2) Ask and answer. This technique is a form of active listening, a popular communication skill for any couple. It involves listening to what your partner has to say without interrupting. Aspies may benefit from looking away from their partner during this time. When your partner is finished talking, ask questions. "Do you mean...", "What I'm hearing is....", "Am I right in thinking you're saying...". Consider this technique to be information gathering. When you've asked all your questions, see if you can re-state your partner's message, getting the "gist" of it. Your partner's feelings of being heard can increase dramatically, and your sense of competence can, too.
But This Seems Like a Lot of Work!
It is. Having drastically different ways of taking in and processing information can make communication feel laborious. But it can also be a source of humor and fascination. Working to understand each other is in itself a step in the right direction, and though it takes patience and hard work, the rewards are significant.
For more information on research on communication and Asperger's see http://www.springerlink.com/content/a8twehlyfkk21eef/ and http://www.springerlink.com/content/a8twehlyfkk21eef/
Also, visit www.terratherapy.org for new therapy updates.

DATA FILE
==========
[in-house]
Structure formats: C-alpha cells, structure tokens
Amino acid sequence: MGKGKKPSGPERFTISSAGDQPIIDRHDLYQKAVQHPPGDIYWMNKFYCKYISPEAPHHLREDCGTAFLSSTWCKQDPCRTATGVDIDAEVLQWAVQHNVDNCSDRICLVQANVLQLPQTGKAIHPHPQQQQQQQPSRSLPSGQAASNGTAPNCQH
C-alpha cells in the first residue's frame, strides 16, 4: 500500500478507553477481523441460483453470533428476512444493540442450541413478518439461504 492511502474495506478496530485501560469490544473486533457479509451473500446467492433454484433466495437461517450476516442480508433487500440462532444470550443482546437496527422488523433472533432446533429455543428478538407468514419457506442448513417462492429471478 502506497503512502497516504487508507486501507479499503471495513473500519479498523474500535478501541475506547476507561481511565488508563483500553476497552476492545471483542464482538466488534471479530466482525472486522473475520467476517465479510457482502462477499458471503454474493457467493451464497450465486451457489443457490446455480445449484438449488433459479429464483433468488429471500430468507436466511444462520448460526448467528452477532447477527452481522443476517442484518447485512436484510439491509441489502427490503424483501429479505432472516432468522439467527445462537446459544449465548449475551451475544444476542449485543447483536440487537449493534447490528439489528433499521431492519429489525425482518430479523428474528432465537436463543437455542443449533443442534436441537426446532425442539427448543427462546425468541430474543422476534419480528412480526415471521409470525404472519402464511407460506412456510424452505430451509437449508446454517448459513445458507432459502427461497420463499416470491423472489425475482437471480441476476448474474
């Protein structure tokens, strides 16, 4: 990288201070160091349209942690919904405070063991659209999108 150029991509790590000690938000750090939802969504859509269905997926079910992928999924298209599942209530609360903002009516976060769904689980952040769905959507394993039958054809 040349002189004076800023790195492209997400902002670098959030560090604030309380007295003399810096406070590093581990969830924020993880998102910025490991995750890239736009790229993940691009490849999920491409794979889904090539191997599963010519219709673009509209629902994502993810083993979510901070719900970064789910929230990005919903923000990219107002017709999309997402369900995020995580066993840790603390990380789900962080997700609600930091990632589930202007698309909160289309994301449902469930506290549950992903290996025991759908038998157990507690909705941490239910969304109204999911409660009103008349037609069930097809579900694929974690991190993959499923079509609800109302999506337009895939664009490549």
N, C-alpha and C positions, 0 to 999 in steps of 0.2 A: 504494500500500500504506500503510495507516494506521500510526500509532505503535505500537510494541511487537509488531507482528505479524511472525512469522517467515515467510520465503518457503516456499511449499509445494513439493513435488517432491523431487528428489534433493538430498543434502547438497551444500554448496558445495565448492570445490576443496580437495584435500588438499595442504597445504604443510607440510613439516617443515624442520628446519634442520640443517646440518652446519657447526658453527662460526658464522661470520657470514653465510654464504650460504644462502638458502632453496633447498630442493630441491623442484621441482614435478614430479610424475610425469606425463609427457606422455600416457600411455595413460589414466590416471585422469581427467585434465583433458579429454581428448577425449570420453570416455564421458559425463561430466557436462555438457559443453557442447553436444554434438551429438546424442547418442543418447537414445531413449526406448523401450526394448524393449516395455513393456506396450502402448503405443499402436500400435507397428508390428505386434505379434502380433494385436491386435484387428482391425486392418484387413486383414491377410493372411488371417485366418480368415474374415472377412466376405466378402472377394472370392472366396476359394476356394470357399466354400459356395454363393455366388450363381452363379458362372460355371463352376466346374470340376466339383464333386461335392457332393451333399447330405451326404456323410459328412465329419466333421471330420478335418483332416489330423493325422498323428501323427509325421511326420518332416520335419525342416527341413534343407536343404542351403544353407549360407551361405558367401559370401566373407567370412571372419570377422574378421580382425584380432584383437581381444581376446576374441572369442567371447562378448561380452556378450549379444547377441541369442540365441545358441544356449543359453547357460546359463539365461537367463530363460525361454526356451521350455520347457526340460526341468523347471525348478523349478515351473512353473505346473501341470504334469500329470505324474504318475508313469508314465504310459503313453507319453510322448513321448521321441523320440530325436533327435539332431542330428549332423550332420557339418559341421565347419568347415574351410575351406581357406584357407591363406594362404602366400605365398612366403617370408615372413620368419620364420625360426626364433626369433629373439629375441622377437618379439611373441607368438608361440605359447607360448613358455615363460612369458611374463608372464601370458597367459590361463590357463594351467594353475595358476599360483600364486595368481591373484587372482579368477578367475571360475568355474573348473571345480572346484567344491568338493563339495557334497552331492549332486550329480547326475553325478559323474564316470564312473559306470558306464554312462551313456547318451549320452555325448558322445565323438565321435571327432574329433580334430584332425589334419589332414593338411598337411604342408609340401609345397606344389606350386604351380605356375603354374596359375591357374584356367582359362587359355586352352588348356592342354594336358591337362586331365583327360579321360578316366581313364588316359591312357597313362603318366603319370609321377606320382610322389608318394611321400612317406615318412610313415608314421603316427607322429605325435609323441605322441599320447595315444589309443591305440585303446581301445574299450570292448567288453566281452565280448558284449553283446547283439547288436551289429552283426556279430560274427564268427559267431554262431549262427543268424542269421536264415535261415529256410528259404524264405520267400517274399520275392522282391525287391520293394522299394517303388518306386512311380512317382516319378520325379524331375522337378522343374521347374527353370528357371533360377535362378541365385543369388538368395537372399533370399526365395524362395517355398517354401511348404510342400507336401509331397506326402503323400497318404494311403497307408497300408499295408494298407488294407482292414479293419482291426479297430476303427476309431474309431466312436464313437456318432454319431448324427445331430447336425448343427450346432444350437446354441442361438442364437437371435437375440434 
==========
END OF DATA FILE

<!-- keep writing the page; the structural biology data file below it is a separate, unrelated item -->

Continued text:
Friday, November 13, 2009
"Congratulations," the psychologist said to his 11 year-old client, "you have Asperger's."
Today, being diagnosed as "on the spectrum", comes with perks. People assume you're smarter than average, and often they're right.
All Cats Have Asperger Syndrome, Kathy Hoopmann's new book for kids, is used by parents and clinicians alike in explaining to kids just what "Asperger Syndrome" means. The book is funny, dead-on and has a strangely intuitive appeal. After all, cats don't need to run up, tail wagging, when you get home. They're not barkers, and are content to simply leave your lap without a backwards glance when they're done being petted. Interaction with cats seems streamlined, without all the fuss and fanfare associated with canine communication.
If you're an adult with Asperger's, you probably didn't receive a congratulatory handshake when you received your diagnosis, if you received a diagnosis at all. This book is for kids, it's true. But it's also for past generations of Aspies, who may have missed out on the feel-good atmosphere surrounding the spectrum today.
If you're an adult with Asperger's, you're not alone, and deserve congratulations for getting through this much of your life without the benefit of school IEPs, sensory interventions and social skills classes.
You deserve a high-five.
Back in 1980, American psychotherapist David Burns published a book which has remained a therapy standard since. Feeling Good: The New Mood Therapy was an instant bestseller. The book details the relationship between thoughts and mood, and offers research-based exercises for taking control of "automatic thoughts", and as a result, mood.